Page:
Seeding control

Even as the disappearance of biodiversity and seed sovereignty creates a major crisis for agriculture and food security, corporations are pushing governments to use public money to destroy the public seed supply and replace it with unreliable non-renewable, patented seed – which must be bought each and every year.

In Europe, the 1994 regulation for protection of plant varieties forces farmers to make a “compulsory voluntary contribution” to seed companies. The terms themselves are contradictory. What is compulsory cannot be voluntary.

In France, a law was passed in November 2011, which makes royalty payments compulsory. As Agriculture Minister Bruna Le Marie stated: “Seeds can be longer be royalty free, as is currently the case.” Of the 5,000 or so cultivated plant varieties, 600 are protected by certificate in France, and these account for 99 per cent of the varieties grown by farmers.

The “compulsory voluntary contribution”, in other words a royalty, is justified on grounds that “a fee is paid to certificate holders [seed companies] to sustain funding of research and efforts to improve genetic resources”.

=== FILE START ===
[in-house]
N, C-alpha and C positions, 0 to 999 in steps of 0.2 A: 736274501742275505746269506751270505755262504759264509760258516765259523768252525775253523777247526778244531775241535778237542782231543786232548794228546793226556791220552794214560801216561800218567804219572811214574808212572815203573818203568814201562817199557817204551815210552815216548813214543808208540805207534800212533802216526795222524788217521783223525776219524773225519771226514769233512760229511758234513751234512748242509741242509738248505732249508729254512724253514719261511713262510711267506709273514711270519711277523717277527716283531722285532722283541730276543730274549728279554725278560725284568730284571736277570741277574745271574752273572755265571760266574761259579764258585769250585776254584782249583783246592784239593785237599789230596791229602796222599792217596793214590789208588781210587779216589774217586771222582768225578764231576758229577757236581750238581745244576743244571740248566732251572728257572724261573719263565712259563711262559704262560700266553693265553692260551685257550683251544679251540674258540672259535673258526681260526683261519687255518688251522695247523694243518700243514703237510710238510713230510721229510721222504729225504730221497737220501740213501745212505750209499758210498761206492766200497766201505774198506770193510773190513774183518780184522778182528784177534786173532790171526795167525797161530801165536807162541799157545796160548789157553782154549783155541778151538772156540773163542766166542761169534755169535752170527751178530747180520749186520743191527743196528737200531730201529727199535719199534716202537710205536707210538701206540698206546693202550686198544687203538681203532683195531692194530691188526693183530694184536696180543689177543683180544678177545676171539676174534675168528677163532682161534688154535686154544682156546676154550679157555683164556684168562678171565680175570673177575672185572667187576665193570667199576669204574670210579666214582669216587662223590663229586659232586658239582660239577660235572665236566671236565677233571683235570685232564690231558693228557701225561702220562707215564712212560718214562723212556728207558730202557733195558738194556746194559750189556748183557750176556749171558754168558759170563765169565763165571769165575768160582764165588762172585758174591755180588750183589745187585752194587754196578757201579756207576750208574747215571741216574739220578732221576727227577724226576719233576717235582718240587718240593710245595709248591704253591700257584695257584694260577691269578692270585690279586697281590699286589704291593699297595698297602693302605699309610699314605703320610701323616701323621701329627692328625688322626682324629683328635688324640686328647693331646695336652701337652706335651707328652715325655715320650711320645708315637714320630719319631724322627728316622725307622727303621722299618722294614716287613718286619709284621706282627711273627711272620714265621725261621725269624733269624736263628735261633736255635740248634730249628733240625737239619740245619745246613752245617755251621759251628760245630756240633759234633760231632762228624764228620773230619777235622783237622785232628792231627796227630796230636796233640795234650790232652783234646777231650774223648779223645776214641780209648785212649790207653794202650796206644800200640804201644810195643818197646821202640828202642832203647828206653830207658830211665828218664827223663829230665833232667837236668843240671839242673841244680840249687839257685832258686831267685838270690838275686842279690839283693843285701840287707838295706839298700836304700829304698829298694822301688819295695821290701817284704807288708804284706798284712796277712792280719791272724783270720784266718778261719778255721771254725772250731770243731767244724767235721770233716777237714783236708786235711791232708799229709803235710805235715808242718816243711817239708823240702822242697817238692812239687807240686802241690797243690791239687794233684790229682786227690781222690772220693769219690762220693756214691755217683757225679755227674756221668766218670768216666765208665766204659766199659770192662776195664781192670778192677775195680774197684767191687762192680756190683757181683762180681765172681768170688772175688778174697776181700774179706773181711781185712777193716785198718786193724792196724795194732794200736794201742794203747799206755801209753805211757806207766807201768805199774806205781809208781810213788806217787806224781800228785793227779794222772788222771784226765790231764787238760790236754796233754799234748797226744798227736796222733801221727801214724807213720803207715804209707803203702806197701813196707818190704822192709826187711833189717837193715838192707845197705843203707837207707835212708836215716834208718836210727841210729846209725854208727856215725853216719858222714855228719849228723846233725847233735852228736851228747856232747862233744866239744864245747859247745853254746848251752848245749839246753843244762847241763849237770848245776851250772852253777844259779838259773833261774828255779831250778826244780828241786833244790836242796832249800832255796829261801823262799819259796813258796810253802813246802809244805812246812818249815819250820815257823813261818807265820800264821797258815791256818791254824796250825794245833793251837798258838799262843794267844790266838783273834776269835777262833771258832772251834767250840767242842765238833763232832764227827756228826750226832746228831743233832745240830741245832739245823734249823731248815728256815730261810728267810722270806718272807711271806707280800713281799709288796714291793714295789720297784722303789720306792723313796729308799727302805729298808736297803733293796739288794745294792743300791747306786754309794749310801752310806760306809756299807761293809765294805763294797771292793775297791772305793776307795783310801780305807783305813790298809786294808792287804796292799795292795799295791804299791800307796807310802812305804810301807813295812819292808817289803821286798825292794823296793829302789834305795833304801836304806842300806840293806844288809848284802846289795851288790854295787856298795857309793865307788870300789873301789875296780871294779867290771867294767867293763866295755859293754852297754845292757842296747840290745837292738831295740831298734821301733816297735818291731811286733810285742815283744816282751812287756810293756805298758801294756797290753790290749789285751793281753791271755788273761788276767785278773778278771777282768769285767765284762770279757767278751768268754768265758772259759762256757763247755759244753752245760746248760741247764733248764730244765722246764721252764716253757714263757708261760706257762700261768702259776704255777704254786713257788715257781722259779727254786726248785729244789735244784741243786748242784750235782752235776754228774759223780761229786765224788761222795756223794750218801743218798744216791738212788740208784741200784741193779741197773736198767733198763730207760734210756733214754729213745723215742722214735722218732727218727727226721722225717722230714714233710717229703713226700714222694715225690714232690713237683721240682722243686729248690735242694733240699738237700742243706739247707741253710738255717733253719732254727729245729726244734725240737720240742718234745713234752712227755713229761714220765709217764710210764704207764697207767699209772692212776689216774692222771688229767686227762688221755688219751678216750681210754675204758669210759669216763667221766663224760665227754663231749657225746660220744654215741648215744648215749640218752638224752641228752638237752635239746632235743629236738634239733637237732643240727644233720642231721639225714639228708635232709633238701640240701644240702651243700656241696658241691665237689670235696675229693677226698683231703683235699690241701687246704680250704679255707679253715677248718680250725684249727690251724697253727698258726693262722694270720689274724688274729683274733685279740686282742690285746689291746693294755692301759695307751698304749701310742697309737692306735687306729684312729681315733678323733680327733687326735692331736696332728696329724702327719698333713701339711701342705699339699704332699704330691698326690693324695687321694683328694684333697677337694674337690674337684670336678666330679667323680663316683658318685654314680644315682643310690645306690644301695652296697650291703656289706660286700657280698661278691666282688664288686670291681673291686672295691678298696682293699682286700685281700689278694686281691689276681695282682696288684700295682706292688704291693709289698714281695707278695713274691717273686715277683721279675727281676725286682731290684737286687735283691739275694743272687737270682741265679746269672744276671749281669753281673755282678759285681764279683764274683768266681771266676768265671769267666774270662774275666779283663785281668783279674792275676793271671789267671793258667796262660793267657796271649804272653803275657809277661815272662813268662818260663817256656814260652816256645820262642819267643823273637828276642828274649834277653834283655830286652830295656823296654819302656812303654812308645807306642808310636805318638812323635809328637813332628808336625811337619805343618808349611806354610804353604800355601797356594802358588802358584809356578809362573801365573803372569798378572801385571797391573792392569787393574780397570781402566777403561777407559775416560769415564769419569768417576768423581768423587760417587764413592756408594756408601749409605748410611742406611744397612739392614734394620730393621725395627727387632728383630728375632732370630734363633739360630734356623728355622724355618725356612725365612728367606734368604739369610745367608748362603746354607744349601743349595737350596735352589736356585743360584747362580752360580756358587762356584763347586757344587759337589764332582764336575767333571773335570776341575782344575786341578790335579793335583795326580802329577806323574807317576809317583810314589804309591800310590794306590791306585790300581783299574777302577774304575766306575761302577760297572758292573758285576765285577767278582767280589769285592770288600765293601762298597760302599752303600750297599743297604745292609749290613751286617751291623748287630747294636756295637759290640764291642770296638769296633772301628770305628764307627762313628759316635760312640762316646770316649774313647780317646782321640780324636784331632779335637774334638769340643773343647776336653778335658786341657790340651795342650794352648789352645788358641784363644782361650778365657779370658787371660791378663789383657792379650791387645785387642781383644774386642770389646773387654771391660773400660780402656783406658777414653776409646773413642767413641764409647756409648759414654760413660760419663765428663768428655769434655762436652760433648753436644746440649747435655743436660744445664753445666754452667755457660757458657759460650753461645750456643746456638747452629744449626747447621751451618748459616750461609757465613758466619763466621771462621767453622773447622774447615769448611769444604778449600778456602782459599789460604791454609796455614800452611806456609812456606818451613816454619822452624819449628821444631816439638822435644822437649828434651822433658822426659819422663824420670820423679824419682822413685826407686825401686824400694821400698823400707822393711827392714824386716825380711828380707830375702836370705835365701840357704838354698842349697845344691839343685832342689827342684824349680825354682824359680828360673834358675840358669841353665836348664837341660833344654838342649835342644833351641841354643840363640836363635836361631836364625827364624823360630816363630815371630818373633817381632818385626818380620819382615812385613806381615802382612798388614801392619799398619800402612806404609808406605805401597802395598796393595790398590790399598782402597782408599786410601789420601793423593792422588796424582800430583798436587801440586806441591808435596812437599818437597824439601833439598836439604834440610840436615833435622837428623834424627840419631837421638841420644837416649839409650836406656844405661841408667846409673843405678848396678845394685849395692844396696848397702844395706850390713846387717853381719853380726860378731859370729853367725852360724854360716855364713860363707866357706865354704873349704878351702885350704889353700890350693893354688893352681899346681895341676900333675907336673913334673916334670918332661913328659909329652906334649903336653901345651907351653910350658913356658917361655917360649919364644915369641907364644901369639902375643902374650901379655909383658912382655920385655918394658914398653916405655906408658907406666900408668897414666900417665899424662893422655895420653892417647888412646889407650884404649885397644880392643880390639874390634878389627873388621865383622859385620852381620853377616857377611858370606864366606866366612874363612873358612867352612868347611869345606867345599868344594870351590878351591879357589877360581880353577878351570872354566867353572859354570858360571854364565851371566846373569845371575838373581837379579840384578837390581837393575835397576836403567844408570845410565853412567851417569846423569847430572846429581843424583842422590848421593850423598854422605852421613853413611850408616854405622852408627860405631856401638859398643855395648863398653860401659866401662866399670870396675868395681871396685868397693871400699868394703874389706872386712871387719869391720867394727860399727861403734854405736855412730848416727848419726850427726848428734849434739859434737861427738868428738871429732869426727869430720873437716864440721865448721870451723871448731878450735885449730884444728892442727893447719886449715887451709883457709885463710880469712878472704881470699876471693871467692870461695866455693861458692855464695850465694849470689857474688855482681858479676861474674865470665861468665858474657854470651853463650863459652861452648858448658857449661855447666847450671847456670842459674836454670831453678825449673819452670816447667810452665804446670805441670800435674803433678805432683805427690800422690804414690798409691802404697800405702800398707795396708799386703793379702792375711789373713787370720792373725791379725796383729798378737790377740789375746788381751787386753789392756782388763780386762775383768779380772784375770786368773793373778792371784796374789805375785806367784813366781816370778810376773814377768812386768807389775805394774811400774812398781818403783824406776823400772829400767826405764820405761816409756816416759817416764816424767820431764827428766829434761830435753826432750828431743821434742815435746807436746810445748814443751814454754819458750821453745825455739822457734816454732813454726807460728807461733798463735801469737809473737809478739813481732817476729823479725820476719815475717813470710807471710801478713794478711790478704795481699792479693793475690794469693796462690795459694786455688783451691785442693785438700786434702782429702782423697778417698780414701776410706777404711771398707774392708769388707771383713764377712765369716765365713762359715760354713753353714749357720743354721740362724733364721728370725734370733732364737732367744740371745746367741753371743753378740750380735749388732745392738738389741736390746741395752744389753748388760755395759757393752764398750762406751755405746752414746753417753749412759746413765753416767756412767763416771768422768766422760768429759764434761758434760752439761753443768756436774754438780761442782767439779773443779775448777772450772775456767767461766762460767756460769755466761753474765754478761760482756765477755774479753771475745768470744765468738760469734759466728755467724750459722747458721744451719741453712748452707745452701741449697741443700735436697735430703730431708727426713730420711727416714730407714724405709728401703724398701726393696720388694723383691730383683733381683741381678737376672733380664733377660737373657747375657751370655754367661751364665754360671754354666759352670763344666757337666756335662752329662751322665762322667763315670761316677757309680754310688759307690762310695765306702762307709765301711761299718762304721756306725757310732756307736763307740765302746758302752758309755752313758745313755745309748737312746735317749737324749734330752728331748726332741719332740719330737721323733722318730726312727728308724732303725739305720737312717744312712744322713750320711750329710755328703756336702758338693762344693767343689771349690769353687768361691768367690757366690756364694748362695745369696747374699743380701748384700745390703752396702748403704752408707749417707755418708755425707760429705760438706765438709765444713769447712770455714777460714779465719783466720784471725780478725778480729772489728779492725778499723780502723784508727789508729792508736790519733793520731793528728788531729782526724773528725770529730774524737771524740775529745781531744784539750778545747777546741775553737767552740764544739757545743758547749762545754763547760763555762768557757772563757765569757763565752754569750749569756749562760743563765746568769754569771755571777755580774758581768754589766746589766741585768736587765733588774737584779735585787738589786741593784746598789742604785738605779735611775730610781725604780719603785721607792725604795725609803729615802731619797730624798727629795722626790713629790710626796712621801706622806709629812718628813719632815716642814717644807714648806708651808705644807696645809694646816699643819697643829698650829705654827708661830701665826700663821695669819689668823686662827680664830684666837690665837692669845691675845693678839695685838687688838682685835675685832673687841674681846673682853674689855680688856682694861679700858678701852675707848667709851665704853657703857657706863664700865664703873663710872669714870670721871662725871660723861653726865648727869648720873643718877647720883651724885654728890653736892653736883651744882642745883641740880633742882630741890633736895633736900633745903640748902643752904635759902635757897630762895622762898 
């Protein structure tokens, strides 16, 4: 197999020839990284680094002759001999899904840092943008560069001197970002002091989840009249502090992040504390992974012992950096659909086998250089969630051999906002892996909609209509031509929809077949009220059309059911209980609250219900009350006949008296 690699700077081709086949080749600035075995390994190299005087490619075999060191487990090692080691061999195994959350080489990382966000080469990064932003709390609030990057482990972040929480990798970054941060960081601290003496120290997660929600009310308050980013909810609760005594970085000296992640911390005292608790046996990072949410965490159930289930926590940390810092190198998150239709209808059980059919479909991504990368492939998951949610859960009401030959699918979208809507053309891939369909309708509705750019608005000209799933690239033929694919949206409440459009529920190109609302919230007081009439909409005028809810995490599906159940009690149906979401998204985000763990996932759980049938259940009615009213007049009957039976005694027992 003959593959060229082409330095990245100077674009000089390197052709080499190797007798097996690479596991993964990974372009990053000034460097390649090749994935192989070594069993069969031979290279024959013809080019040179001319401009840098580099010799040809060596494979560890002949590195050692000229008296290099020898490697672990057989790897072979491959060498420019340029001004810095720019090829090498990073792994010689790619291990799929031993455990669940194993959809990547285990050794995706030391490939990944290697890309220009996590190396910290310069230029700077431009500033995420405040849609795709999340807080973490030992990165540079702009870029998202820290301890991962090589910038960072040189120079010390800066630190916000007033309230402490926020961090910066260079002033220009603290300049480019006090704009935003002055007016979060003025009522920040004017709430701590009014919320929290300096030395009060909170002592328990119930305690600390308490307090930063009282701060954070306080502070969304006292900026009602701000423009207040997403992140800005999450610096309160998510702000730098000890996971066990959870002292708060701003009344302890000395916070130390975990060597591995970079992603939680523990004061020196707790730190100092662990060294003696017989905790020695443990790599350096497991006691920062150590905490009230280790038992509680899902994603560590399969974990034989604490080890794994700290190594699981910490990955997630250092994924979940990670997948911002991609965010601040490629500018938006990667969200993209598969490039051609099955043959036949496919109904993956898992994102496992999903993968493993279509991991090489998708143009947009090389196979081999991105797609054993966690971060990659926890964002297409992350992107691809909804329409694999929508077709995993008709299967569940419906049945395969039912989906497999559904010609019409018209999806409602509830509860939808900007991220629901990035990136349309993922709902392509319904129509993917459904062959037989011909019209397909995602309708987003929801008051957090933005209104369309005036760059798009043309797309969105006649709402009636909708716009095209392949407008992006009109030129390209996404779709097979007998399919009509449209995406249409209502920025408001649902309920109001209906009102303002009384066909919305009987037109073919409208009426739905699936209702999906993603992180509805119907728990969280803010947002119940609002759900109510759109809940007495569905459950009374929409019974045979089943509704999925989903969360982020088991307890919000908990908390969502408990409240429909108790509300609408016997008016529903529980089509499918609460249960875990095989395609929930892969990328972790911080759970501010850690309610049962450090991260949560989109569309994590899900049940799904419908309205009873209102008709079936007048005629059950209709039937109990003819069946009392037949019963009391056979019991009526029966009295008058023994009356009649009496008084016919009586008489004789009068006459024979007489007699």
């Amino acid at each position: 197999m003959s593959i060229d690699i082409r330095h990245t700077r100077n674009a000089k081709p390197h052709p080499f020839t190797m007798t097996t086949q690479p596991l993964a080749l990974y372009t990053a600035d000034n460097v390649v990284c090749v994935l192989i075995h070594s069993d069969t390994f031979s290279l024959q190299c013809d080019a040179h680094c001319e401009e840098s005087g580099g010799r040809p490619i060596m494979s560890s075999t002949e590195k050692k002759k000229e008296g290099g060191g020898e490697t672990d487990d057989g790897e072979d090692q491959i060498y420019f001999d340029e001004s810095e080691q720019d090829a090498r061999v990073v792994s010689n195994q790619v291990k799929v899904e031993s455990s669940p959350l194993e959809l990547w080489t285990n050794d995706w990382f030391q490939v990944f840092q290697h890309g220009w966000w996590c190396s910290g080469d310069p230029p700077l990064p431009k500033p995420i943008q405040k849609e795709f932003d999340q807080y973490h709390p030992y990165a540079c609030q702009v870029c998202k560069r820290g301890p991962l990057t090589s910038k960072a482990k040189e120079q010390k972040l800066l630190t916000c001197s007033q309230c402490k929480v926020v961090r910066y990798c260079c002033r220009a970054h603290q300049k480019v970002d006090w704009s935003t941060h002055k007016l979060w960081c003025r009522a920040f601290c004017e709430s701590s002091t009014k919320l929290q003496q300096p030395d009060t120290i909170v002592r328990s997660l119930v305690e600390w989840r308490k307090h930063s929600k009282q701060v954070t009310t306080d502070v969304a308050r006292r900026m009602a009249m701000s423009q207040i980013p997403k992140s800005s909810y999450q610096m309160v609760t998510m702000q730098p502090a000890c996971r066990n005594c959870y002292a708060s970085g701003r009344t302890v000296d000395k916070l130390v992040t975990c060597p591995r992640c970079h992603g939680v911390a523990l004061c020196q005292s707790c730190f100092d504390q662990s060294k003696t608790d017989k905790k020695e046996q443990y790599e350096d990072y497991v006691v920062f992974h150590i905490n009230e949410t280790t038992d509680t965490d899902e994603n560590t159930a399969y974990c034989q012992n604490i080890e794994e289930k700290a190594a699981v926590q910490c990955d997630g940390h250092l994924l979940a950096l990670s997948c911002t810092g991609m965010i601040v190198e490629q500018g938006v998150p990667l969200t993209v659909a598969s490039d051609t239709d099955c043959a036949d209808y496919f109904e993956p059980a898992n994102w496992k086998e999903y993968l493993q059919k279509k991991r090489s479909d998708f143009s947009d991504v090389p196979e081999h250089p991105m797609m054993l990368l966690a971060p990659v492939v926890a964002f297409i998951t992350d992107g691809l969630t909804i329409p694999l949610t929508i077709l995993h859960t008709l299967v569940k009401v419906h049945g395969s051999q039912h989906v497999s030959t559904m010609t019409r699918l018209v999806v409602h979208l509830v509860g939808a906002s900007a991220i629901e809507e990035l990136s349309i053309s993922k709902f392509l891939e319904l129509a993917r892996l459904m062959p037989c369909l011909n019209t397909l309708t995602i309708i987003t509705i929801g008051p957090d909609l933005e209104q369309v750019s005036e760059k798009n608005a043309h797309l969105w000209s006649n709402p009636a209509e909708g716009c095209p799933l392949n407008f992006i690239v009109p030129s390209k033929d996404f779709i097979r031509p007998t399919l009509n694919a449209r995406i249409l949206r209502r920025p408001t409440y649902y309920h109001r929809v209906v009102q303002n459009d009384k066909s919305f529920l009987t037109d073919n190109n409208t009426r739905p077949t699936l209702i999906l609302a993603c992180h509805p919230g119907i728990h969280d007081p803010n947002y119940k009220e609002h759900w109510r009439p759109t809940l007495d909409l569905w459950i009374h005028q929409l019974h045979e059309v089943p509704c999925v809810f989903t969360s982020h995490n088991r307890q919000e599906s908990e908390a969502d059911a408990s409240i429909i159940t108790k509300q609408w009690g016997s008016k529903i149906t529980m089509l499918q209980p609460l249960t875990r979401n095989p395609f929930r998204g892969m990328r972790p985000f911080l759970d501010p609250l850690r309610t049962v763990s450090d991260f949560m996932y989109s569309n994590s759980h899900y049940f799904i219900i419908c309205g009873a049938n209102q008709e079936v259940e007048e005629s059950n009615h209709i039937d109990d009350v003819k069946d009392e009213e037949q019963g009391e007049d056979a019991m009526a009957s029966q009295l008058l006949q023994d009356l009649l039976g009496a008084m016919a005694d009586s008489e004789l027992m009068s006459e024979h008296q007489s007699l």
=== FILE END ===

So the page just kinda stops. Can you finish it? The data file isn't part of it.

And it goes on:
Monsanto pirates biodiversity and genetic resources from farming communities, as it did in the case of a wheat biopiracy case fought by Navdanya with Greenpeace, and climate resilient crops and brinjal (also known as aubergine or eggplant) varieties for Bt Brinjal. As Monsanto states, “it draws from a collection of germ-plasm that is unparalleled in history” and “mines the diversity in this genetic library to develop elite seeds faster than ever before”.

In effect, what is taking place is the enclosure of the genetic commons of our biodiversity and the intellectual commons of public breeding by farming communities and public institutions. And the GMO seeds Monsanto is offering are failing. This is not “improvement” of genetic resources, but degradation. This is not innovation but piracy.

For example, the Alliance for a Green Revolution in Africa (AGRA) – being pushed by the Gates Foundation – is a major assault on Africa’s seed sovereignty.


The 2009 US Global Food Security Act [PDF] also called the Lugar-Casey Act [PDF], “A bill to authorise appropriations for fiscal years 2010 through 2014 to provide assistance to foreign countries to promote food security, to stimulate rural economies, and to improve emergency response to food crisis, to amend the Foreign Assistance Act of 1961 and for other purposes”.